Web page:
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Case Study
May 3, 2019

At Monster, Innovation Means Using Data to Make the Job Search More Human

Rob Schipul, Senior Director of Customer Experience Management for Monster, spoke to us about the role technology and data play in bringing humanity back to the job search.

Rachel Haberman

Monster Rediscovers Its Roots

“Twenty-five years ago, when the company started, searching for a job was a much different experience,” says Rob. “You had to do a ton of work and a lot of sleuthing, and you were willing to do it because that’s the way it worked. That’s how the industry worked.”

When Monster came around, in Rob’s words, it “flipped that on its head.” As a first-mover in the online job search category, Monster revolutionized the experience of finding a job by putting all the opportunities in one place and making it easy for job seekers to uncover the information they needed. But inventing a category doesn’t guarantee success. Monster soon found itself besieged by newcomers in what became a crowded space—while simultaneously struggling with the worst impulses of the marketplace for digital attention.

“As soon as we put [jobs] online, that started to become a commodity, and the category’s changed quite a bit over the past ten-plus years. We’ve really seen a shift towards people getting treated like monetizable audiences,” Rob explains. “You are a visitor to a website, or you’re doing a search, and there are algorithms that are bidding against your attention to drive you to whatever that algorithm thinks is the right answer for you based on your search. And what’s happened that’s really kind of gross is that these algorithms are being paid for by ad revenues, and companies are making money purely by sending quantity of impressions to a job ad versus quality impressions. Everybody has been doing that in the past ten-plus years—and honestly, we joined in that too. And we frankly lost our way.”

To survive in a now-crowded space, Monster has had to rediscover its original mission: creating a better, less stressful experience for job seekers. Says Rob, “We’re getting back to this idea that you are not a commodity to buy and sell on the open market. You as a job seeker, you’re worth more than that…It’s a really crappy process, and it’s a really emotionally draining process. We’ve seen that firsthand; we’ve lived that firsthand. And now we’re getting back to being about the user and trying to make that a better process for them.

“That means creating a more honest and respectful partnership with candidates and employees that provides visibility, two-way dialogue, follow-up, and the careful handling of personal information. This will help us deliver the right fit, so that both employees and employers can get the best possible experience that create mutual opportunities.”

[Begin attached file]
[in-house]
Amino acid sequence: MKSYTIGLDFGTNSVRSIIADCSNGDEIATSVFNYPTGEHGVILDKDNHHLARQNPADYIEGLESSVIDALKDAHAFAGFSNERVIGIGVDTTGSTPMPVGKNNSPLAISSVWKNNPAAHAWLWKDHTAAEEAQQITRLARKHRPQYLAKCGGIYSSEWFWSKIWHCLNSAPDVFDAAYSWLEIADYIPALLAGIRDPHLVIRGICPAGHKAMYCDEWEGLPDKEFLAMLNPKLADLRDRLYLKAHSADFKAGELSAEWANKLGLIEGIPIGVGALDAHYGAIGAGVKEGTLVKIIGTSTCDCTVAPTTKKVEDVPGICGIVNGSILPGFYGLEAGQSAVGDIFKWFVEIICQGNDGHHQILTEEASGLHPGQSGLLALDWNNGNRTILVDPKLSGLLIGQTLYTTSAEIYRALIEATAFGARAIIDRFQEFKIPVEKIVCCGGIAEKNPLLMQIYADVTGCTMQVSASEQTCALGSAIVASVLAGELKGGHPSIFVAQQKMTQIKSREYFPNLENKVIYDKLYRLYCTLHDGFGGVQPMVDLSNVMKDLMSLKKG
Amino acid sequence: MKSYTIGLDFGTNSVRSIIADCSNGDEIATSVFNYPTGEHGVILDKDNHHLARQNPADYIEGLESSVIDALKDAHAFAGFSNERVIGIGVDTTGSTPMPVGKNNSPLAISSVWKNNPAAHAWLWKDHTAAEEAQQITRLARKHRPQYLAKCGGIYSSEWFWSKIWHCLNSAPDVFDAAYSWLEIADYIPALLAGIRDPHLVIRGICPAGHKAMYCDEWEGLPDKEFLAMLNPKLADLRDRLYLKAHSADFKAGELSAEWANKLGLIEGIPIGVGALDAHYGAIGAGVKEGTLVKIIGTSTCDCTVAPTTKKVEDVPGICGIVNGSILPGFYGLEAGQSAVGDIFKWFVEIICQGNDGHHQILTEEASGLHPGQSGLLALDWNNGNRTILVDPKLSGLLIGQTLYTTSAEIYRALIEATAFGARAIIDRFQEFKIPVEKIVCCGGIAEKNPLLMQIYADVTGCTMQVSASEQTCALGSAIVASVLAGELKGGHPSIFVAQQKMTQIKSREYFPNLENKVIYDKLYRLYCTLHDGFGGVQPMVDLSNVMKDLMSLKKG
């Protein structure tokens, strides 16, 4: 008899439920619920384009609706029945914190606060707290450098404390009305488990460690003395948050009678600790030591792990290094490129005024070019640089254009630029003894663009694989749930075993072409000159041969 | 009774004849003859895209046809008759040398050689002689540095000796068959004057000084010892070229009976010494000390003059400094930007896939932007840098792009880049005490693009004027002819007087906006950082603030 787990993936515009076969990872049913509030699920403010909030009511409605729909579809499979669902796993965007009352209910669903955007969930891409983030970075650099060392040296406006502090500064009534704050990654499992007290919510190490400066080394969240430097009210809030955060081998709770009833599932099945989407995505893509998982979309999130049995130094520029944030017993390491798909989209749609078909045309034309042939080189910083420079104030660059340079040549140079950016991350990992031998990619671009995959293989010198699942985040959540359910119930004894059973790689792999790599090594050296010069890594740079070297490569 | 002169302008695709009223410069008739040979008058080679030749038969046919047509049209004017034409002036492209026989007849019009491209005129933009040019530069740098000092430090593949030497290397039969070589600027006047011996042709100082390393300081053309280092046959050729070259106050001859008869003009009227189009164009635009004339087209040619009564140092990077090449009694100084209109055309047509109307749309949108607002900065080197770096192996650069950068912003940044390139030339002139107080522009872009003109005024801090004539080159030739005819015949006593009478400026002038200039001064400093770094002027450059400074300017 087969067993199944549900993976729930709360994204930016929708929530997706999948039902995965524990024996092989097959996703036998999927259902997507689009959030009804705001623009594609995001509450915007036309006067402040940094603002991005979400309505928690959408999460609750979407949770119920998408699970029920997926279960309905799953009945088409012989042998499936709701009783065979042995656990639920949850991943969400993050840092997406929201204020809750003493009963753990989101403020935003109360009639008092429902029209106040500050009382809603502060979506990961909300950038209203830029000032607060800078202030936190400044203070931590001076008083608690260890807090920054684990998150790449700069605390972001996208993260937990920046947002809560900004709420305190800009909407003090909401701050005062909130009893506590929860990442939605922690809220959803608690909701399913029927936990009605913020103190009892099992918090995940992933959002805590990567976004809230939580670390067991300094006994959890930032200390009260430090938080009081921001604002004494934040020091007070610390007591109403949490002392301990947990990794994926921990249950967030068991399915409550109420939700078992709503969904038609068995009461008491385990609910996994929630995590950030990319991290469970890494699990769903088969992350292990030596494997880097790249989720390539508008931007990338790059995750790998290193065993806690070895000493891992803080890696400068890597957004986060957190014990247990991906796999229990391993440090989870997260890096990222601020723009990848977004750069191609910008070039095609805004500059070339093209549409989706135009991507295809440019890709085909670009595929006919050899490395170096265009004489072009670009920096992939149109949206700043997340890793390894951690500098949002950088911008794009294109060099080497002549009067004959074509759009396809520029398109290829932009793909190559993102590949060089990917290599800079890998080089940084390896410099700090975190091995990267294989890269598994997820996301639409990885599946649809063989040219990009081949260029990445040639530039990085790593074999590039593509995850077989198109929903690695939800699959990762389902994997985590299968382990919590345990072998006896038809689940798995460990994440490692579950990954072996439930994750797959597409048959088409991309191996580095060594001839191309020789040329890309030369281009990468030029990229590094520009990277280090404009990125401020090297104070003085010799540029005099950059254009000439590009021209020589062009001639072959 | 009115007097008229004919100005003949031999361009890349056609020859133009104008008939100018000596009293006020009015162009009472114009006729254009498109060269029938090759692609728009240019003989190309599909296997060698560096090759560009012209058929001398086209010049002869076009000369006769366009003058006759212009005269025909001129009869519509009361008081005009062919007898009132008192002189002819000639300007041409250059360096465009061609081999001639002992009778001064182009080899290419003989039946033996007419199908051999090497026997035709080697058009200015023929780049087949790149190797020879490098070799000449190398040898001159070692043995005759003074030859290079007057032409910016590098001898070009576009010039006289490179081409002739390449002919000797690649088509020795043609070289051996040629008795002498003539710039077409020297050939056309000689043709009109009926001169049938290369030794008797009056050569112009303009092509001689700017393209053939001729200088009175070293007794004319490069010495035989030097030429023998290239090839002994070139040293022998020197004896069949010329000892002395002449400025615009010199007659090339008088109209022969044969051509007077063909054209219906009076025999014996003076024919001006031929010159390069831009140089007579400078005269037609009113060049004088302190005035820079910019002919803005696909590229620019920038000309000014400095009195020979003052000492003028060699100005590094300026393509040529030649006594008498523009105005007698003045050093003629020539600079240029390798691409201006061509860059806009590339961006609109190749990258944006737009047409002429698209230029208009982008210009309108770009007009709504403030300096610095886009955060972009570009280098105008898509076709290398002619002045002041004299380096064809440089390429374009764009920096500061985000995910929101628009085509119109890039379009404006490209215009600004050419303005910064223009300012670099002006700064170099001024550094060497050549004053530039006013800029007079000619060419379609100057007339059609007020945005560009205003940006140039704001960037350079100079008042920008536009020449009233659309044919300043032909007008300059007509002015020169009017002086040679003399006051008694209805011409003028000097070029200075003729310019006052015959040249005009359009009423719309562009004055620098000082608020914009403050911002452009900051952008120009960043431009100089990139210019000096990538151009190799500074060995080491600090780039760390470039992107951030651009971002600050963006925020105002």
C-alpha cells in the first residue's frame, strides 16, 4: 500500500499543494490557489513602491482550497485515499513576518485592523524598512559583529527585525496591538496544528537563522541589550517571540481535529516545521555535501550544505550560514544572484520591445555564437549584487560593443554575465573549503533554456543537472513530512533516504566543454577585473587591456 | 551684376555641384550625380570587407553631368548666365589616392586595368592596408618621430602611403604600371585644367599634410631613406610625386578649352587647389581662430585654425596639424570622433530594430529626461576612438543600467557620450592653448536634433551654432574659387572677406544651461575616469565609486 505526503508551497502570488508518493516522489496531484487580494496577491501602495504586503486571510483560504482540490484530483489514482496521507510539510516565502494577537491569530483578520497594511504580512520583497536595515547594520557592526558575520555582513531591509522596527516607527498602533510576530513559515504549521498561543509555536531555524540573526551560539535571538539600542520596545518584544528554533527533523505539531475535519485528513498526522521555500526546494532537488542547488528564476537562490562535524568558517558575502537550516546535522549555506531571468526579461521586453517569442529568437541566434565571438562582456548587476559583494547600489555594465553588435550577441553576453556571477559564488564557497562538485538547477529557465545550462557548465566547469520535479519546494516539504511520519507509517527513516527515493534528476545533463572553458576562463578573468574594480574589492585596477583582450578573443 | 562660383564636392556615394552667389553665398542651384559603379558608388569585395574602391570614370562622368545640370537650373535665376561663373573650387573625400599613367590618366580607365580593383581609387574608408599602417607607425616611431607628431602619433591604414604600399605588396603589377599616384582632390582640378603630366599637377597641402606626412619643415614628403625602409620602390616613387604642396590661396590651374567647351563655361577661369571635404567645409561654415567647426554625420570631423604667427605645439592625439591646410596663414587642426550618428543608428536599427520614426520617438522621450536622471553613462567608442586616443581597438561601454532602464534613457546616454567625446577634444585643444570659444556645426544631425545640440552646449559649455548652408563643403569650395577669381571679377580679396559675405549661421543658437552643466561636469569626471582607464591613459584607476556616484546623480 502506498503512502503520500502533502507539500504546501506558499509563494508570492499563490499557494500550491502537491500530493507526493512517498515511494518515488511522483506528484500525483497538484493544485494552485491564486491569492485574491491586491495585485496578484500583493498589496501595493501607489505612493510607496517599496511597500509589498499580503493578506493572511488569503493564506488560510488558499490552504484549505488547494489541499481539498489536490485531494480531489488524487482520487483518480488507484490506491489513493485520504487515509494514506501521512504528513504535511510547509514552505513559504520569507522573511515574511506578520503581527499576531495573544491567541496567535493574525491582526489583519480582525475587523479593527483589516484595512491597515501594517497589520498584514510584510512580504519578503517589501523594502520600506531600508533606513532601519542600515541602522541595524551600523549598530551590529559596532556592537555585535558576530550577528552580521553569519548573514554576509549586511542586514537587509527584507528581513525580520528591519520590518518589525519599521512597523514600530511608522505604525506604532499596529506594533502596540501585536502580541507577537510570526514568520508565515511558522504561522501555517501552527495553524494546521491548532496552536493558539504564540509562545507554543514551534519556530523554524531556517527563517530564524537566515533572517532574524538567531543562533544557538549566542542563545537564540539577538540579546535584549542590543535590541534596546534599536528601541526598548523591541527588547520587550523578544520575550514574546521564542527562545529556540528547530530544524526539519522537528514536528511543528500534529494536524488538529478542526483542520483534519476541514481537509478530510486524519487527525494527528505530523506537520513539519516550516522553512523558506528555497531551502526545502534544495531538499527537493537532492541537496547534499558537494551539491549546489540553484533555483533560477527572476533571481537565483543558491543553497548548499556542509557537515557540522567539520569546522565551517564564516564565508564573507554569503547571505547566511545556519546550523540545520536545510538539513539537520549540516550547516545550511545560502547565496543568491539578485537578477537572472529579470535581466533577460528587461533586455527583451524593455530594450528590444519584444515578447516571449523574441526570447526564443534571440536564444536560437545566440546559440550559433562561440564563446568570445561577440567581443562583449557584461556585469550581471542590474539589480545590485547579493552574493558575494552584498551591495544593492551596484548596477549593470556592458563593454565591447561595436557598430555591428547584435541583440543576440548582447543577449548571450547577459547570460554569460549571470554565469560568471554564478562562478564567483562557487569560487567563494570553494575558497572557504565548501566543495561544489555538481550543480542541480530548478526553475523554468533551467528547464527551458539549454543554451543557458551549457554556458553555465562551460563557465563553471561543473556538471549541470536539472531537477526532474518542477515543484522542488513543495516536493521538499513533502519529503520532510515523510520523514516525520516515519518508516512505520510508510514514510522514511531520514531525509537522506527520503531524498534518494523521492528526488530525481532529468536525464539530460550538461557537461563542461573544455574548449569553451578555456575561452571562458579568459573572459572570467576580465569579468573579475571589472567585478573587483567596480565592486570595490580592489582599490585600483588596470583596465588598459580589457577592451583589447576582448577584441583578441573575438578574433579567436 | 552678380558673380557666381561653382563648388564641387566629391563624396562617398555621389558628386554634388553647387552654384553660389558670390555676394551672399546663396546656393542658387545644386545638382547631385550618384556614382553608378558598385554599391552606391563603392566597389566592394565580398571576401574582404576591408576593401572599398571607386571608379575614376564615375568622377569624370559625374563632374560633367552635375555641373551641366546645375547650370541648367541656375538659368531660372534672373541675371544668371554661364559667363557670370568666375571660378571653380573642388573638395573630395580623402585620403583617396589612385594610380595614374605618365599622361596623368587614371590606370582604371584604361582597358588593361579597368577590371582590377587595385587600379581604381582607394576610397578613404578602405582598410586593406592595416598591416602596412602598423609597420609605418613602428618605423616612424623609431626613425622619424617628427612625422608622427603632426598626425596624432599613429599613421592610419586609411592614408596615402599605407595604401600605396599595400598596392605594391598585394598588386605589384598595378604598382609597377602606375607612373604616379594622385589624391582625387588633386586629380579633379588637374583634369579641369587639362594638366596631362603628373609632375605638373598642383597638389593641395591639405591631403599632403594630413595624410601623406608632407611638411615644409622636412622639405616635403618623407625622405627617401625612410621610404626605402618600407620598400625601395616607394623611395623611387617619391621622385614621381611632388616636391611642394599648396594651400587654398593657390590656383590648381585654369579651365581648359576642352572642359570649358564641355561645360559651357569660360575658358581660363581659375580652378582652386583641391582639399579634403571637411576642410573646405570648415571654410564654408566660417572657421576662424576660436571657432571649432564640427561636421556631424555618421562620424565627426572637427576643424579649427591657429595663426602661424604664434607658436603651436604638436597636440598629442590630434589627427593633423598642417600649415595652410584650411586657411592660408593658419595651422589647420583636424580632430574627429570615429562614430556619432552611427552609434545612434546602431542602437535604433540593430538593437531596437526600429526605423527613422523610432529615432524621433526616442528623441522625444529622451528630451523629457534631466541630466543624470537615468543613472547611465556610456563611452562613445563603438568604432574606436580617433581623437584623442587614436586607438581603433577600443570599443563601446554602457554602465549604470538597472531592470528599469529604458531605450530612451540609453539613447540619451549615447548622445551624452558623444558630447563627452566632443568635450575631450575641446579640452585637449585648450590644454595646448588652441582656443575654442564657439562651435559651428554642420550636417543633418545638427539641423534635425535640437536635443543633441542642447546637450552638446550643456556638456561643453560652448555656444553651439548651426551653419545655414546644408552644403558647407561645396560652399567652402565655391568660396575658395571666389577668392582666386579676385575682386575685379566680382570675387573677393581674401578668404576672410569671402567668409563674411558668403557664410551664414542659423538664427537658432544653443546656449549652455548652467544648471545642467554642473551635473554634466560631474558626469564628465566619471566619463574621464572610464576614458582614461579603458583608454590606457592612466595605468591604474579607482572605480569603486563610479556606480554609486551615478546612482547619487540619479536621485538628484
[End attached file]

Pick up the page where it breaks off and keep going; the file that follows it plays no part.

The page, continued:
Merging Technology and Humanity for a Better Customer Experience

The million dollar question remains: How can Monster deliver on that promise to bring humanity back into the job hunt while also doing it at the scale they need to be successful?

The unexpected answer is to lean in to what’s possible with technology—but to consistently temper it with a human lens. “We are a tech company at our heart, and that’s how we started,” says Rob, “but I think where we’re going is the merging of technology and humanity to transform our category.”

By way of illustration, Rob shared a test he found particularly exciting. For one group of job seekers, they supplemented the core title and location data they typically use for job matching with behavioral data cues of what people were doing on the site. They compared this group against job seekers whom they had explicitly asked for that supplemental information, rather than trying to distil it from their onsite behavior, and were pleasantly surprised to find that many of their assumptions were wrong.

“The really cool thing that I love about working with Jebbit is this disarming the user, asking them a series of questions. Because when we can bring that information into the behavioral data and the algorithms, that’s when it starts to get really interesting, and it makes them more human. I really think it is the beginning of the merger of the human part of the job search and the data behind it,” Rob says.

This ability to ask questions and have a conversation like two humans would, he says, has the dual benefit of diffusing the job seeker’s anxiety and stress while also helping Monster get at what that person is really trying to do.